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07:35 09-10-2015
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Vietnam vs Philippines volleyball on South China Sea island angers Beijing

Bishkek (AKIpress) - south china China denounced Vietnamese and Philippine troops on Monday for getting together on a disputed island in the South China Sea to drink beer and play volleyball, calling it "a clumsy farce" and demanding that their governments stop causing trouble, Aljazeera reported.

The gathering on the Vietnamese-held Southwest Cay in the contested Spratly archipelago on Sunday was billed as a display of unity that underscored growing cooperation between Vietnam and the Philippines. Both countries, along with China, claim the Southwest Cay, and Hanoi and Manila have felt clashed with China over the disputed South China Sea and its islands.

Philippine naval officials described the meeting of soldiers from the two sides, which also featured soccer and a tug-of-war competition, as a chance to show there can be harmony despite a web of overlapping claims to the potentially energy-rich waters.

But the gesture was certain to anger China, which issued its first response to the gathering on Monday.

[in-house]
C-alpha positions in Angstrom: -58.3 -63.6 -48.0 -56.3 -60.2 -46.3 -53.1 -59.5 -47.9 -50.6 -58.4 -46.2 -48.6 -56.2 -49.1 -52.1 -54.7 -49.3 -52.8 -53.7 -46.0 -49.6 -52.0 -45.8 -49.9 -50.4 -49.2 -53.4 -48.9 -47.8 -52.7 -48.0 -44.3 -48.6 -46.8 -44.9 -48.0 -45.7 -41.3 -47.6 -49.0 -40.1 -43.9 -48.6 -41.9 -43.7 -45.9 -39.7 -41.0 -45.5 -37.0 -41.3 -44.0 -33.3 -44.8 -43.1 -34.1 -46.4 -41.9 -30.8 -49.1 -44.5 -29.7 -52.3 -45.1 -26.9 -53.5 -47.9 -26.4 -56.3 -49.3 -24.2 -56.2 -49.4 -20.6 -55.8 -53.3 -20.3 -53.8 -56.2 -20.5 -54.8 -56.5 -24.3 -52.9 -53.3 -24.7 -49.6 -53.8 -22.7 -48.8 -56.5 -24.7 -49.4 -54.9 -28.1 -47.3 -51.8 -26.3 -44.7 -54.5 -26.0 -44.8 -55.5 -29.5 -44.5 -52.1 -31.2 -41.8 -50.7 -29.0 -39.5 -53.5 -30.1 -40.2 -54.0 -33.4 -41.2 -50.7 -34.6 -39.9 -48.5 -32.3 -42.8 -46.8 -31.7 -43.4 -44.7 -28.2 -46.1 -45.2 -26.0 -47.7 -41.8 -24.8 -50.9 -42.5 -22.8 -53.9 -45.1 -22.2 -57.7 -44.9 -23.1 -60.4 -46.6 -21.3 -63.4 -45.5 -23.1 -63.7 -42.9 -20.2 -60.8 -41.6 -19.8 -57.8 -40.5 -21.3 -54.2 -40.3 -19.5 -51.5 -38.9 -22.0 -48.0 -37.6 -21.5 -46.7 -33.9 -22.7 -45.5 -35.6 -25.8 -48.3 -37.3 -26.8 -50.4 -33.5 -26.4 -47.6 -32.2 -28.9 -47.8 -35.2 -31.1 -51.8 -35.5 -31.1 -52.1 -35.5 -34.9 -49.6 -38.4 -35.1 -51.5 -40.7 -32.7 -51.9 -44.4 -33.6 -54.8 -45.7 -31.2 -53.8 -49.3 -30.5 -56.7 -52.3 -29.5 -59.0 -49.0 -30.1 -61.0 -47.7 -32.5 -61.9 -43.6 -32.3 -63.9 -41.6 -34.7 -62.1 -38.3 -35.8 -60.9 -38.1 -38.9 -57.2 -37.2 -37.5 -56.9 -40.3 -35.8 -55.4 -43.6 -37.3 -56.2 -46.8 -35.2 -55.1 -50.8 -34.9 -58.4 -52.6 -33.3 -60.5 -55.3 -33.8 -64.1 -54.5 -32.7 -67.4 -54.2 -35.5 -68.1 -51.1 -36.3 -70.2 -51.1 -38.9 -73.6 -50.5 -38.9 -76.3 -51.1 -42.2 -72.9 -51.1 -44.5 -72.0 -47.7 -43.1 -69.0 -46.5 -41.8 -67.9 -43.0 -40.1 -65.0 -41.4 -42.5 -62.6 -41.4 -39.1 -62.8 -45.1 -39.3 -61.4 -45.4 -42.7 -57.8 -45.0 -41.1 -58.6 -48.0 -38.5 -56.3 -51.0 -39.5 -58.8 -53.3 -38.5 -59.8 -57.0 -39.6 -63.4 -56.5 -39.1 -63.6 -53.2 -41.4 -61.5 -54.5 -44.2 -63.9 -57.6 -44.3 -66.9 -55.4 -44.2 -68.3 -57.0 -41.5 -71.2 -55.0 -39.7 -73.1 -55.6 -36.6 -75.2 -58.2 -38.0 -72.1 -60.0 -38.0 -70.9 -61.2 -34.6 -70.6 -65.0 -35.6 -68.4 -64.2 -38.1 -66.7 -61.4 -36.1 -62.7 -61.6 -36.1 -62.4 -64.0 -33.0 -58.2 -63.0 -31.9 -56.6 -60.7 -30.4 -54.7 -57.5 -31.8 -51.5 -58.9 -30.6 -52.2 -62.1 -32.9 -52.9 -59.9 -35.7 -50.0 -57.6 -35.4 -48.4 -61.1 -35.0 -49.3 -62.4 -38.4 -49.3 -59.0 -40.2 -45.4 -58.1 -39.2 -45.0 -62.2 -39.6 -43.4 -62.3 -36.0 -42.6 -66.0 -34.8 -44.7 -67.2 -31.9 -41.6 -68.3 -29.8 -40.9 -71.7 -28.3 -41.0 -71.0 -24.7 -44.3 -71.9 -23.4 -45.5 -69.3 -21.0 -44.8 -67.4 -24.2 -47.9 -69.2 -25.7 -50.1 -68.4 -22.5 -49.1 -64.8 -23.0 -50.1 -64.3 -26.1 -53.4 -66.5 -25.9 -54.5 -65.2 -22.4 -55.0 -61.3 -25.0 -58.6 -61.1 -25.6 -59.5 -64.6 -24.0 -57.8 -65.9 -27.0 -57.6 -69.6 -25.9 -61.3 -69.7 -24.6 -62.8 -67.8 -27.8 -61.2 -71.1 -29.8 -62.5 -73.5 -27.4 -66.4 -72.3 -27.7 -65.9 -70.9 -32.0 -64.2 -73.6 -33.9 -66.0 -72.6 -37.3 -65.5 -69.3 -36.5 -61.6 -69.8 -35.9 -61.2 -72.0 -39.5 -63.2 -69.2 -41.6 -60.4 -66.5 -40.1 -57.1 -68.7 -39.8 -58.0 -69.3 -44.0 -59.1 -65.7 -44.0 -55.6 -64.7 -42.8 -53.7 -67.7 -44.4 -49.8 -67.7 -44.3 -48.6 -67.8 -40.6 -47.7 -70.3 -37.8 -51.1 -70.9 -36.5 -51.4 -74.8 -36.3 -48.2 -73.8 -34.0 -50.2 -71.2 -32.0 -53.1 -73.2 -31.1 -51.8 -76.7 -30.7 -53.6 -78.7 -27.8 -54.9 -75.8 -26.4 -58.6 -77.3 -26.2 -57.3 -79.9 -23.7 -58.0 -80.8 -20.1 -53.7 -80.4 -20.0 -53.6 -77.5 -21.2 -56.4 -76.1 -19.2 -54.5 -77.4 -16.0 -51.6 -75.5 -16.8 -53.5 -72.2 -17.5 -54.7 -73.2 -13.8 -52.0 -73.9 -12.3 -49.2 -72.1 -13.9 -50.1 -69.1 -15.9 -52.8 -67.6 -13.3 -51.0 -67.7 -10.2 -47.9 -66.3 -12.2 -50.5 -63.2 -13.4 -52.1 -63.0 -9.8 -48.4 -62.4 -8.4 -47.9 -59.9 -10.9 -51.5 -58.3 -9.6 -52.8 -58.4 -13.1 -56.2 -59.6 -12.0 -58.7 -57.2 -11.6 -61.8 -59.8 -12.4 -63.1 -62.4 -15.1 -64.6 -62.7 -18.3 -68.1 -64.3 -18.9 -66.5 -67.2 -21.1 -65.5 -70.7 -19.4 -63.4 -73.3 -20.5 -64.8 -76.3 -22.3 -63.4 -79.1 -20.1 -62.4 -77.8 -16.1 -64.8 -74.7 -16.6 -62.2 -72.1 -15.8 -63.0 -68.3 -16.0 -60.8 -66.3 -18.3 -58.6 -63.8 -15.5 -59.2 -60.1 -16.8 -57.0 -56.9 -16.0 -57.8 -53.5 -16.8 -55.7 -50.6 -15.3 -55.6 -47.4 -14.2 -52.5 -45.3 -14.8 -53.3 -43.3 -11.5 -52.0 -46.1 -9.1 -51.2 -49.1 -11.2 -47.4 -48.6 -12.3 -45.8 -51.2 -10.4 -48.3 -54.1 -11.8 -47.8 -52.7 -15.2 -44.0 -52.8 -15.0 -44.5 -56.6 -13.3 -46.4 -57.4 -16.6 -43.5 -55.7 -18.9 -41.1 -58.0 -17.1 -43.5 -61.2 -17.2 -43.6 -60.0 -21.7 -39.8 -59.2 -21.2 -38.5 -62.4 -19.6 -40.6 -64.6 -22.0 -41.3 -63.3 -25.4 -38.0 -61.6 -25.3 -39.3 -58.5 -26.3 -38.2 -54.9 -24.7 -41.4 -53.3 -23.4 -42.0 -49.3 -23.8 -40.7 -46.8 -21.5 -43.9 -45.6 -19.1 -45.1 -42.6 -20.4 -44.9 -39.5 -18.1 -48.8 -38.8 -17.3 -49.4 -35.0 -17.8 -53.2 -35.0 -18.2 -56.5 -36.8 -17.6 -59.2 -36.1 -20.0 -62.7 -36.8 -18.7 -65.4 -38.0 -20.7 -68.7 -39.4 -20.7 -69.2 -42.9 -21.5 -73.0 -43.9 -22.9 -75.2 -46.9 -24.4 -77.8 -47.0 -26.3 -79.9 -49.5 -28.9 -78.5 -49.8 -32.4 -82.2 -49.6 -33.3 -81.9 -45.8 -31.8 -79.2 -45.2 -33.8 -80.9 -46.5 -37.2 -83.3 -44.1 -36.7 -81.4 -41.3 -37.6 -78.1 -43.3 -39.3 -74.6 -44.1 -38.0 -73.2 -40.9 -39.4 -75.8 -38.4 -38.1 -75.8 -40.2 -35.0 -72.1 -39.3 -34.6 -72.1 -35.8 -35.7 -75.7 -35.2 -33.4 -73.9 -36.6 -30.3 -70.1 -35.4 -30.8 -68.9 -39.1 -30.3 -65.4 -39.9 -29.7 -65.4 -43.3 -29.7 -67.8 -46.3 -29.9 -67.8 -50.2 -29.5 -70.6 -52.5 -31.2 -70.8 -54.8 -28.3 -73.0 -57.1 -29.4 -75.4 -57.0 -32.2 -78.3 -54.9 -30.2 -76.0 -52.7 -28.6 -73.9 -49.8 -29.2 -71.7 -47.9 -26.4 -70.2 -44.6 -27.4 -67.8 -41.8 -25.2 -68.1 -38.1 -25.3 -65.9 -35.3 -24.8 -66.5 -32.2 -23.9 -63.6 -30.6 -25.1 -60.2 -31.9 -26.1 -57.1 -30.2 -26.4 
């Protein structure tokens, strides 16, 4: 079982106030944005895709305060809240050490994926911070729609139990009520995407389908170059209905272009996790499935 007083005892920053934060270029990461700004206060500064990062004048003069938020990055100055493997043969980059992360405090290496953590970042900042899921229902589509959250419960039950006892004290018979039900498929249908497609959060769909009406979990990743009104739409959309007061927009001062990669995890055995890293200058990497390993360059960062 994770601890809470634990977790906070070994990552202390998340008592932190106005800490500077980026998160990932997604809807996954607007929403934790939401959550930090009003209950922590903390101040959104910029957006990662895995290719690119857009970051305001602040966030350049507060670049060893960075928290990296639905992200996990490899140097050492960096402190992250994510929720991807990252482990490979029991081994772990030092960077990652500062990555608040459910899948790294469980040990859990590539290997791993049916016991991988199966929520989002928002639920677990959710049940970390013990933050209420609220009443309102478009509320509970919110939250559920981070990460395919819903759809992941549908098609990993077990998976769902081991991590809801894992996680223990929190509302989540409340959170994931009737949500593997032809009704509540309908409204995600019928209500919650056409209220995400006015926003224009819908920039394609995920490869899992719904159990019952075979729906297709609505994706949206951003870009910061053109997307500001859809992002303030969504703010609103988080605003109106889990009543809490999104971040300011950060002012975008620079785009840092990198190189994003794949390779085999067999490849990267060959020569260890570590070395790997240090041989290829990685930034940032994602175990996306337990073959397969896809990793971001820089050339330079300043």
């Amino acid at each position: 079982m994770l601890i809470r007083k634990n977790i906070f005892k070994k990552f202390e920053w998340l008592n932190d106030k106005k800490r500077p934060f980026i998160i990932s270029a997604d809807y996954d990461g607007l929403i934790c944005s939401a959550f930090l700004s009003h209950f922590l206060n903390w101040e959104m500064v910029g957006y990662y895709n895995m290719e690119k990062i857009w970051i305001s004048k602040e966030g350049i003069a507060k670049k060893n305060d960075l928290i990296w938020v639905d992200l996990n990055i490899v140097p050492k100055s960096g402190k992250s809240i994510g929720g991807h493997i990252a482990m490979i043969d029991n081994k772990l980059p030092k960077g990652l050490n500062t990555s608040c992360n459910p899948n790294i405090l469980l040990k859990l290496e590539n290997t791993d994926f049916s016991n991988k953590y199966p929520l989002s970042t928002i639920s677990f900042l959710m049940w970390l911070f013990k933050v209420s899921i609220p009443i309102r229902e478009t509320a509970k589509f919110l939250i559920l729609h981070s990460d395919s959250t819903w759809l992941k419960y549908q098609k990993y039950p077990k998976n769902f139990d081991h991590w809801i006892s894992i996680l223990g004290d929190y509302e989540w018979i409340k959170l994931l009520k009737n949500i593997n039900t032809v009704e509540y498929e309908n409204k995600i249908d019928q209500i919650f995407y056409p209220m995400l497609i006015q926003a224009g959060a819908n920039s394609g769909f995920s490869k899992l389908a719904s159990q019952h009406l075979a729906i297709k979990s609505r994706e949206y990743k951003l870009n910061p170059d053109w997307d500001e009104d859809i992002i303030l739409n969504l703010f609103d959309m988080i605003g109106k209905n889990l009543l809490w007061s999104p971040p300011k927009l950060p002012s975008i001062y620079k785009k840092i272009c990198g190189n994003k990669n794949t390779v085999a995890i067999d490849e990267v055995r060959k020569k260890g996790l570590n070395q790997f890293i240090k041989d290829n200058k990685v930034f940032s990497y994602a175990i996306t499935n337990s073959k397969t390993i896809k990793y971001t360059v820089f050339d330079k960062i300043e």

The Philippines, Malaysia and Brunei all claim some of the Spratlys, while China, Taiwan and Vietnam claim the whole chain of islands. China also claims 90 percent of the 1.35 million square-mile South China Sea, its reach depicted on its maps with a so-called nine-dash line deep into the maritime heart of Southeast Asia.

Diplomats and experts have described the partnership between Hanoi and Manila as part of a web of evolving relationships across Asia that are being driven by fear of China as well as doubts among some, especially in Japan, over the U.S. commitment to the region.

Separately on Monday, China accused Vietnam of ramming its ships in the South China Sea more than 1,400 times and said while it wanted good relations with its neighbor it would not abandon its principles to achieve that.

A Vietnamese fishing boat sank on May 26 during a confrontation not far from where China has towed an oil rig, accompanied by a cordon of Chinese vessels, about 150 miles off Vietnam’s coast.

The dispute is the most serious deterioration of relations between the rival nations since a brief war in 1979 following Vietnam's invasion of Cambodia.

Shortly after China brought its oil rig into the area, Vietnam sent a large number of vessels into the area, China's Foreign Ministry said on Sunday. The rig's deployment also set off anti-Chinese riots in Vietnam last month in which at least four people were killed.

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